Nissan’s all-new, next-generation LEAF that debuted in 2018 improved its range to 150 miles, with a recently-announced LEAF PLUS model joining the lineup with a bigger battery and a range of 226 miles. Hyundai’s 2019 Kona Electric and Kia’s 2019 Niro Electric offer a battery range of about 250 miles, although these offer availability only in California and perhaps a few other ‘green’ states.
EXCITING NEW ENTRIES: Jaguar’s 2019 I-PACE, a fast and sporty crossover with a 234 mile battery electric range, is now available and priced to compete with Tesla’s Model S and X. We'll soon be seeing Audi e-tron and Porsche Taycan long-range electrics on U.S. highways, with others like Aston Martin and Maserati developing high-end electric models as well.
It will be interesting to see how this all plays out over the coming months and years. To be sure, legacy automakers will not cede their leadership positions and market share without a terrific fight… and that fight is intensifying. Tesla doesn’t fear risk and has shown it will go in new directions that others will not, unless they must.
But Tesla doesn’t operate like legacy automakers that have been around for a long time, some more than a century. Those companies have mastered mass production, fielded extensive model lineups, developed widespread and convenient service networks, and have a history of successful worldwide distribution. Tesla is still learning this game, although it is making headway with its intense and successful efforts to deliver increasing numbers of its Model 3 to customers.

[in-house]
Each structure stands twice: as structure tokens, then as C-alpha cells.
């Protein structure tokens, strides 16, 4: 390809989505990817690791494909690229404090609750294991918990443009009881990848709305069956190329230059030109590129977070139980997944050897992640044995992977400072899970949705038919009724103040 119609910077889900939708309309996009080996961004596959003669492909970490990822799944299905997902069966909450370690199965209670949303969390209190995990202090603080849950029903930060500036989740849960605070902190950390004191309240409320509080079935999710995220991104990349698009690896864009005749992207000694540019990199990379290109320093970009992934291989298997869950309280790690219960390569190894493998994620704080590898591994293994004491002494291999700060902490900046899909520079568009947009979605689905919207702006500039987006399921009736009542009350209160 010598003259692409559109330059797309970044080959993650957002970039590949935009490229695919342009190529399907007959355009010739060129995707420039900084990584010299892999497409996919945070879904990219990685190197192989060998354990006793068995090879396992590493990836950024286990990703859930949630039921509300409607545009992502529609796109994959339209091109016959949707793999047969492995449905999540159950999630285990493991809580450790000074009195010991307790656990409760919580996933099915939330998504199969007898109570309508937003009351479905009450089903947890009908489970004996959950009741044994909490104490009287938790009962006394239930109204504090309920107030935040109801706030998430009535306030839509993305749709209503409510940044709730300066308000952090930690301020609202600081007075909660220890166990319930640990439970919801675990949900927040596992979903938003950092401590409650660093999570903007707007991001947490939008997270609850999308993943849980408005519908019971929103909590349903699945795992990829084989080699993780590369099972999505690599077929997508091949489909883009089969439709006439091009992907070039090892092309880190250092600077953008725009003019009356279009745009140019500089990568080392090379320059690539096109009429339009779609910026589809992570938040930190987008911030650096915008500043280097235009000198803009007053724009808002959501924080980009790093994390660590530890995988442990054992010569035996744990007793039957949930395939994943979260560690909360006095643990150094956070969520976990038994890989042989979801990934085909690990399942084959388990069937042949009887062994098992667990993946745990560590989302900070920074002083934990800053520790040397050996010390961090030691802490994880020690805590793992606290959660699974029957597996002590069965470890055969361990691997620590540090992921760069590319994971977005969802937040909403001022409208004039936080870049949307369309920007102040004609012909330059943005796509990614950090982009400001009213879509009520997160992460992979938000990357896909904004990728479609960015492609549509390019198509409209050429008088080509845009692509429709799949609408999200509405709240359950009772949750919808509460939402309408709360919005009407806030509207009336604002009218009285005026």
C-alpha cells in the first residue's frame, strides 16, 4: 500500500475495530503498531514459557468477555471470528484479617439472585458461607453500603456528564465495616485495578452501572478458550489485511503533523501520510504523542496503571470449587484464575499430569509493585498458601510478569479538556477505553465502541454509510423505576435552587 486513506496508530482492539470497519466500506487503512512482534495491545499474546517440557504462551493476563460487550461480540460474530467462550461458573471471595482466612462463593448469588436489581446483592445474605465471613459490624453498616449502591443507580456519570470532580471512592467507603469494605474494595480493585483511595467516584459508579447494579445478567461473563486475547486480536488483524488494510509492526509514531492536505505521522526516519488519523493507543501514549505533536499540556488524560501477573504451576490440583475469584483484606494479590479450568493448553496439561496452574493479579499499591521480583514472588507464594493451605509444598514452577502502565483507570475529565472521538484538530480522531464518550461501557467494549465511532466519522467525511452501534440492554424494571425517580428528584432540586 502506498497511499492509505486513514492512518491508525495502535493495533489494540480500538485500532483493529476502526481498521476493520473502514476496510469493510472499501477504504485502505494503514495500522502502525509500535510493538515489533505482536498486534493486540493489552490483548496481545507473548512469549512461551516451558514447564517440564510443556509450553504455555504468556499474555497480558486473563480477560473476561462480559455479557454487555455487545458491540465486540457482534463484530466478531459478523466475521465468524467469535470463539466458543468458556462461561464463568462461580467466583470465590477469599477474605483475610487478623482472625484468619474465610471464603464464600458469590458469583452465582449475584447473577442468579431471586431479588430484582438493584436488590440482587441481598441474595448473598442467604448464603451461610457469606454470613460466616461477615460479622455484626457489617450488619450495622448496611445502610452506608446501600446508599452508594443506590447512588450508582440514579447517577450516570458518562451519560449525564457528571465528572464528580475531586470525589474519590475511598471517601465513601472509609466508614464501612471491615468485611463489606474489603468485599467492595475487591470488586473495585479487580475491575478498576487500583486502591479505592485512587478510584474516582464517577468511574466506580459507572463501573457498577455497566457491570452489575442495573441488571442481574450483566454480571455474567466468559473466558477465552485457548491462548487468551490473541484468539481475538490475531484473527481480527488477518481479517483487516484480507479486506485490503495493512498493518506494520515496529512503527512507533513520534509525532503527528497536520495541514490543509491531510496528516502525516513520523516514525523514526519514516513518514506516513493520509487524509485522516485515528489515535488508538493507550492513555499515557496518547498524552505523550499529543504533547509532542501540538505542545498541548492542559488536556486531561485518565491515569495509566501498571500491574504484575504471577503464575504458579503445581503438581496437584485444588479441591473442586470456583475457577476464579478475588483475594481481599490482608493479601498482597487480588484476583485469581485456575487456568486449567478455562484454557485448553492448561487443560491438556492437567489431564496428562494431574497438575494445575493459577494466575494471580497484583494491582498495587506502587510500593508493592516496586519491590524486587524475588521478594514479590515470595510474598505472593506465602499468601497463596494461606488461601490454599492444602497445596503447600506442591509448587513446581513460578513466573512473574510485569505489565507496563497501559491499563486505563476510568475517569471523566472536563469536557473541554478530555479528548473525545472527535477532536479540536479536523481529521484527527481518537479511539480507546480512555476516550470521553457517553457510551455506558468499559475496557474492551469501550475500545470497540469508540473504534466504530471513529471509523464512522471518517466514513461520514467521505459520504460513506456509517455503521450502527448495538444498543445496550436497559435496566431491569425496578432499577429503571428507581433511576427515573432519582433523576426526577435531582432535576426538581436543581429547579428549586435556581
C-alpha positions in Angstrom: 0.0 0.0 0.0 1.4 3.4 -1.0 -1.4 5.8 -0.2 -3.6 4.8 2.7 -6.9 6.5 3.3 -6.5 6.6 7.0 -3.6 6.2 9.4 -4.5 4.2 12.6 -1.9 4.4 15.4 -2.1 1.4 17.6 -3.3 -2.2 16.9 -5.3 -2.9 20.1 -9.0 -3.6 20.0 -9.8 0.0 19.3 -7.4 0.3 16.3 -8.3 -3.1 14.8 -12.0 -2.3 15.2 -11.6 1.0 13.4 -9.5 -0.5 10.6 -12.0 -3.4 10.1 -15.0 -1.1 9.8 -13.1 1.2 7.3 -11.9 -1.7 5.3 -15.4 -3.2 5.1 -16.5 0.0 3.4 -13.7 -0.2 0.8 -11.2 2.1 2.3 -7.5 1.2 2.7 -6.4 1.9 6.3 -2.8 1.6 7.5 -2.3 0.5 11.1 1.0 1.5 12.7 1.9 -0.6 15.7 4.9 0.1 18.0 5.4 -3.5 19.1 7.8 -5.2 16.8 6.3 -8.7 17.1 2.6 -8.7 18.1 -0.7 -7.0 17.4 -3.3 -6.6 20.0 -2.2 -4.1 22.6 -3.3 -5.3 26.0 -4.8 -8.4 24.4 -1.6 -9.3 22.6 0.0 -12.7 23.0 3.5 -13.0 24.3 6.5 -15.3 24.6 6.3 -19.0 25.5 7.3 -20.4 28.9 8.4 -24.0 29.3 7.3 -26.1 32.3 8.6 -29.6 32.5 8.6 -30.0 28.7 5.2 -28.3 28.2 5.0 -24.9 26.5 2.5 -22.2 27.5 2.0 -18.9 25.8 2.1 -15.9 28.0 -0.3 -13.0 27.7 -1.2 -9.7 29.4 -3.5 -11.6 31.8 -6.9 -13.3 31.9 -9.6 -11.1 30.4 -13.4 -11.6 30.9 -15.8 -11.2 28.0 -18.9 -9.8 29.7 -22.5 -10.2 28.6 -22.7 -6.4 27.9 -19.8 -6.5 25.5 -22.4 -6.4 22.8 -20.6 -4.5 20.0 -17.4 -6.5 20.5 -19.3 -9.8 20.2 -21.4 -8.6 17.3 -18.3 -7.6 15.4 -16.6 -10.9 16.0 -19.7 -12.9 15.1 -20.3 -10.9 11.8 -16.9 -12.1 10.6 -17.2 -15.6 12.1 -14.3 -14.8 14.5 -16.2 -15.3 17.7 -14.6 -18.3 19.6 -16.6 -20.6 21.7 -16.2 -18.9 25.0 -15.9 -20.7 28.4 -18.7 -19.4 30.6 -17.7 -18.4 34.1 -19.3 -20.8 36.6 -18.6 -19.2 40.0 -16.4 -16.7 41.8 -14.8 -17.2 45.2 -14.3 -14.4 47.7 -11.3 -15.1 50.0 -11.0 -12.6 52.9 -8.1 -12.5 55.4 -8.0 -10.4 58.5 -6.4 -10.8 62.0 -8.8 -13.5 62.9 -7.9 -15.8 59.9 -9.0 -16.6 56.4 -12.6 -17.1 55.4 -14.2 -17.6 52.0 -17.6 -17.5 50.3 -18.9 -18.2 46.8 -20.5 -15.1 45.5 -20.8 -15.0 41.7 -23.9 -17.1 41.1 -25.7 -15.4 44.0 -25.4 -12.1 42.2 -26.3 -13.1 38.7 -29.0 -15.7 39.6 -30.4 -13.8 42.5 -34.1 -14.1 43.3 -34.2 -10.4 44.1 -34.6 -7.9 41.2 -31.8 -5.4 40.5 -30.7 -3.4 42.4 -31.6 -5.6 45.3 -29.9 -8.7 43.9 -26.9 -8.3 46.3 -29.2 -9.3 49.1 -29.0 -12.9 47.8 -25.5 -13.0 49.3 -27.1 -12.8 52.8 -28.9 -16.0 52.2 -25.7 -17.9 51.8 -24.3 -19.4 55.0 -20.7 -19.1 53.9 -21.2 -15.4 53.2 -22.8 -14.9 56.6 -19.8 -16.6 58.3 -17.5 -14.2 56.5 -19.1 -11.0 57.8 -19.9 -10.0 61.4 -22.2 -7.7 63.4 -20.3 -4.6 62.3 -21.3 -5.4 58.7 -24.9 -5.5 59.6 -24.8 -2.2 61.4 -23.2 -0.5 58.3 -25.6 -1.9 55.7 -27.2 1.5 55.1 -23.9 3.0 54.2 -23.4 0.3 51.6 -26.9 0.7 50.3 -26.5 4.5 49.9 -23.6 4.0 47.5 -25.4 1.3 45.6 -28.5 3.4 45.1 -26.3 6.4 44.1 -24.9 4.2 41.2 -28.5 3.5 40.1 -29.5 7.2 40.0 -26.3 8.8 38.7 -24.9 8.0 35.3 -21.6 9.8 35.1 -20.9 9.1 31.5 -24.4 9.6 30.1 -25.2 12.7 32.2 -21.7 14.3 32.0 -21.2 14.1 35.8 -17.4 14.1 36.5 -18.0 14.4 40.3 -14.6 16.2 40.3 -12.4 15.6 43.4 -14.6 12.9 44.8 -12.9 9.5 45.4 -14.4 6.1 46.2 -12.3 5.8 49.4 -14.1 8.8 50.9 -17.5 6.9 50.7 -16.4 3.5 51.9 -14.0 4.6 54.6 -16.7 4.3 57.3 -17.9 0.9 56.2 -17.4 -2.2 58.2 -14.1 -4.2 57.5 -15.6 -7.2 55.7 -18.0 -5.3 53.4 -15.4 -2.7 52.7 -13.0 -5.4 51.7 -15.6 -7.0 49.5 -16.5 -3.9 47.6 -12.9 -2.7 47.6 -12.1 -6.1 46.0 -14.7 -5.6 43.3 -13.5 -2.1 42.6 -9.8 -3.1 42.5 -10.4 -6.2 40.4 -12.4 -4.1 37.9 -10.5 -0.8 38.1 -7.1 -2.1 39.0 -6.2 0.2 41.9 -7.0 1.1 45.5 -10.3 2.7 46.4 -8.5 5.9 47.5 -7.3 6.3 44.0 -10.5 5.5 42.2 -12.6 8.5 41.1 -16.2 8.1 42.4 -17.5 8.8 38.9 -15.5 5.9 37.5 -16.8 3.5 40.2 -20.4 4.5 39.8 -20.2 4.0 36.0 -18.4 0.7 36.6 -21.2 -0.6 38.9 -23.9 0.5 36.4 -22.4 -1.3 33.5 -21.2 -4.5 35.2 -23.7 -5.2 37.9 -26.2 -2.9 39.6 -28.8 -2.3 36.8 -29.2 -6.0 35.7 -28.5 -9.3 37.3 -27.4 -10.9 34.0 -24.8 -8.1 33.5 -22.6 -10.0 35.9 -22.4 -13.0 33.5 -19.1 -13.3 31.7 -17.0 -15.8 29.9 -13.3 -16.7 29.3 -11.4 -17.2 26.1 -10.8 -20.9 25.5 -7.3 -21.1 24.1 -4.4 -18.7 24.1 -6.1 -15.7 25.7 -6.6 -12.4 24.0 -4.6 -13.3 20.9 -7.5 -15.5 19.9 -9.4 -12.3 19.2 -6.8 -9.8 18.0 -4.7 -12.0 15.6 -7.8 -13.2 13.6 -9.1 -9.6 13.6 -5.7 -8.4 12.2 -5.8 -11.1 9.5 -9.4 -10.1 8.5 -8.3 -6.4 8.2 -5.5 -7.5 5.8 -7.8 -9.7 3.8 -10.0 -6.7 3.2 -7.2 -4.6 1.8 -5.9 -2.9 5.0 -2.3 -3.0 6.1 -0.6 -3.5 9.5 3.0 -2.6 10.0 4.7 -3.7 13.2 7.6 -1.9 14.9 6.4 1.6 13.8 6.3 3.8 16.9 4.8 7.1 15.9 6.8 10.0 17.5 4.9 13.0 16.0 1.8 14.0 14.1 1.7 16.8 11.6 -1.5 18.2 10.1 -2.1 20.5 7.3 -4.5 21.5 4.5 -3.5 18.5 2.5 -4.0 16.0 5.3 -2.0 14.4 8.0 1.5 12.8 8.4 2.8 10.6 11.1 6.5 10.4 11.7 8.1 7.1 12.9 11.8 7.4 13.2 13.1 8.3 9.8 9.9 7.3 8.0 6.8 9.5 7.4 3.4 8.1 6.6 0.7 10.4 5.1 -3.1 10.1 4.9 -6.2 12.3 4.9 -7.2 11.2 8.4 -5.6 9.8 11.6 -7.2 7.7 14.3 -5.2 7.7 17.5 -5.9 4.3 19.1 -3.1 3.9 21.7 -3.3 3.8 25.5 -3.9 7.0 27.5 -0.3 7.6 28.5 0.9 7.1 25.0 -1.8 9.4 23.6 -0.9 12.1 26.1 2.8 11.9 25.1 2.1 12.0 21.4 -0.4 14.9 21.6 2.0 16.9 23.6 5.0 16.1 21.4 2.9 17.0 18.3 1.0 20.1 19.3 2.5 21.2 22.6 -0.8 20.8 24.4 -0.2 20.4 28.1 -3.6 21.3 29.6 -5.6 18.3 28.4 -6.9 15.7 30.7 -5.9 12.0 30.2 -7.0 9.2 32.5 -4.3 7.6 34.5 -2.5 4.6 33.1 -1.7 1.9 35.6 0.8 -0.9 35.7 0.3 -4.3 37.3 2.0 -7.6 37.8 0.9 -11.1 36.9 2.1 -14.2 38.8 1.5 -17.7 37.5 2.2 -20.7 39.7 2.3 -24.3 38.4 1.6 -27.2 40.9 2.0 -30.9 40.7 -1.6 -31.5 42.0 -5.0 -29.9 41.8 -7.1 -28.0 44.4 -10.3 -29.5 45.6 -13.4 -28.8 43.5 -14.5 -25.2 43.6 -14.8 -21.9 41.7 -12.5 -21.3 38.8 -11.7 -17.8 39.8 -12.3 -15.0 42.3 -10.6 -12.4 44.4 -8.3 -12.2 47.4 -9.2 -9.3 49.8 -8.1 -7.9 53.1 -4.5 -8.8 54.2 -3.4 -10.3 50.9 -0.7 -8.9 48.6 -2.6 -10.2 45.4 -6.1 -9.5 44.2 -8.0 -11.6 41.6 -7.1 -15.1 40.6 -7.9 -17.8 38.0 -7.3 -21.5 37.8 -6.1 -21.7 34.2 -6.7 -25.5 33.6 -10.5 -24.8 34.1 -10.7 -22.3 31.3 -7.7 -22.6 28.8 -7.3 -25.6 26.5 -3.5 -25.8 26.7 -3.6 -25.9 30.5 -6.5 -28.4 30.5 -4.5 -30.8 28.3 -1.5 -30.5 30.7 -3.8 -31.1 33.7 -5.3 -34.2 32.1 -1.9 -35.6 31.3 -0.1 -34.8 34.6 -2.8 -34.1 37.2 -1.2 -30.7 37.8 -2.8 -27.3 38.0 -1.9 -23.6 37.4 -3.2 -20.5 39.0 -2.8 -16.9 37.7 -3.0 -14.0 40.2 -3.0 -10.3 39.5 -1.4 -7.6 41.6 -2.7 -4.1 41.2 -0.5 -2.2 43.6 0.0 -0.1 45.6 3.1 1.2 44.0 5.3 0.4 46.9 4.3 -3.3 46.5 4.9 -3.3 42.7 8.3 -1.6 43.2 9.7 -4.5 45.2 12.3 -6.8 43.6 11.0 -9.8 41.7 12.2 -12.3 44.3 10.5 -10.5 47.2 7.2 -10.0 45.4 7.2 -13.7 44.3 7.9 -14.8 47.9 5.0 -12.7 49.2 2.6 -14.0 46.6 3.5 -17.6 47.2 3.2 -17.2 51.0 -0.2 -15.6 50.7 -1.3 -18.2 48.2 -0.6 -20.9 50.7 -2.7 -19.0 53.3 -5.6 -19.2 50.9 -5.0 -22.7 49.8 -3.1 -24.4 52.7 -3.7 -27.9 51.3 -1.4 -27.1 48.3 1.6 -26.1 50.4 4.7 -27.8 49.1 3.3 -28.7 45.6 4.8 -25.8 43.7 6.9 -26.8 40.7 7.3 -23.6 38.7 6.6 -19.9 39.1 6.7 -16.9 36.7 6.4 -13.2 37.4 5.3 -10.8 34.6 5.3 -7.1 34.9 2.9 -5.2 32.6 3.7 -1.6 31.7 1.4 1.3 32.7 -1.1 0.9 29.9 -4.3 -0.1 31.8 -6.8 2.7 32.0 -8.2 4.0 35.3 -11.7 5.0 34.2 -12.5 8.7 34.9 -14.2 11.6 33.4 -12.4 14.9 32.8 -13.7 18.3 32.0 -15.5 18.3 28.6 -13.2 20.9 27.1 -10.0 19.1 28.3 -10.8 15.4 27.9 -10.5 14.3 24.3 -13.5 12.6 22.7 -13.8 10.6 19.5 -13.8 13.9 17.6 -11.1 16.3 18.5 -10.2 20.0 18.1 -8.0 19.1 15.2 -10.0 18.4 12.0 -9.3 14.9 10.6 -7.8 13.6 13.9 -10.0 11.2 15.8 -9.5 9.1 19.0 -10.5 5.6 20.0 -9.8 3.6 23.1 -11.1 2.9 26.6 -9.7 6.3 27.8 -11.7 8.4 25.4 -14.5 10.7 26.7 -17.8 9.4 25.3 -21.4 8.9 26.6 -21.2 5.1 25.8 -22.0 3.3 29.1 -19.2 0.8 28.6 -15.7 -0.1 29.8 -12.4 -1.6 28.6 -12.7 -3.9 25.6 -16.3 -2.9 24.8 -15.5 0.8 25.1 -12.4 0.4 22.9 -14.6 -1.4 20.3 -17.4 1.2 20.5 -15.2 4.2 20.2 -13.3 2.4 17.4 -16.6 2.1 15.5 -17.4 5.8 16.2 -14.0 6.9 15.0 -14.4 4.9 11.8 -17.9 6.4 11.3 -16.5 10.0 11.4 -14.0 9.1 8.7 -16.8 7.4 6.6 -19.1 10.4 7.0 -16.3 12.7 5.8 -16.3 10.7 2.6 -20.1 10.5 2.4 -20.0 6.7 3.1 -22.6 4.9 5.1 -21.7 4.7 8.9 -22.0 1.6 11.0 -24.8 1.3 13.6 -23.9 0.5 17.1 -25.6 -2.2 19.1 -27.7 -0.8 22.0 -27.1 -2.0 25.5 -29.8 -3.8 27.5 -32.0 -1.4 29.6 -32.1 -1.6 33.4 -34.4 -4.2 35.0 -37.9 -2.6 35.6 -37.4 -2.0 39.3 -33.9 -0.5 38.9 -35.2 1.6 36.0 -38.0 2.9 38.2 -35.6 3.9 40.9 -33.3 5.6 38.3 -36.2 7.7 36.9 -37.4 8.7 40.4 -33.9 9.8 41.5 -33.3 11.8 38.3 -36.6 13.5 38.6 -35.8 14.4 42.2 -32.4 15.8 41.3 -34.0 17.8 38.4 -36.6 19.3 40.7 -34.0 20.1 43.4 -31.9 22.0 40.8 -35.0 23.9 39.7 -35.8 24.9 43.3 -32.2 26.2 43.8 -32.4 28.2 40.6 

Importantly, legacy automakers are immensely profitable, while Tesla has had but a few profitable quarters since its launch and its losses have been in the billions. Tesla’s well-documented difficulties in ramping up mass production of the company’s 'entry-level' Model 3 – and its initial deliveries of only up-level Model 3 examples at significantly higher cost than its widely-publicized $35,000 base price – have added to its challenges.
That said, it would be a mistake to count Tesla out for the long haul based on its current and historic challenges including missed financial and vehicle delivery targets, serious Model 3 production challenges, and a number of high-profile Tesla crashes while driving on its much-touted Autopilot. Regardless of all this, in 2018 Tesla’s Model 3 was the best-selling luxury model in the U.S.
Legacy automakers will have Tesla directly in their sights and Tesla will continue to innovate. A veritable race-to-the-finish!
Green Car Journal has made a strategic expansion of its annual Green Car of the Year® program at the LA Auto Show’s AutoMobility LA this year, now including complementary awards for 2019 Luxury Green Car of the Year™ and 2019 Green SUV of the Year™. The magazine has also just announced finalists for the three high-profile awards.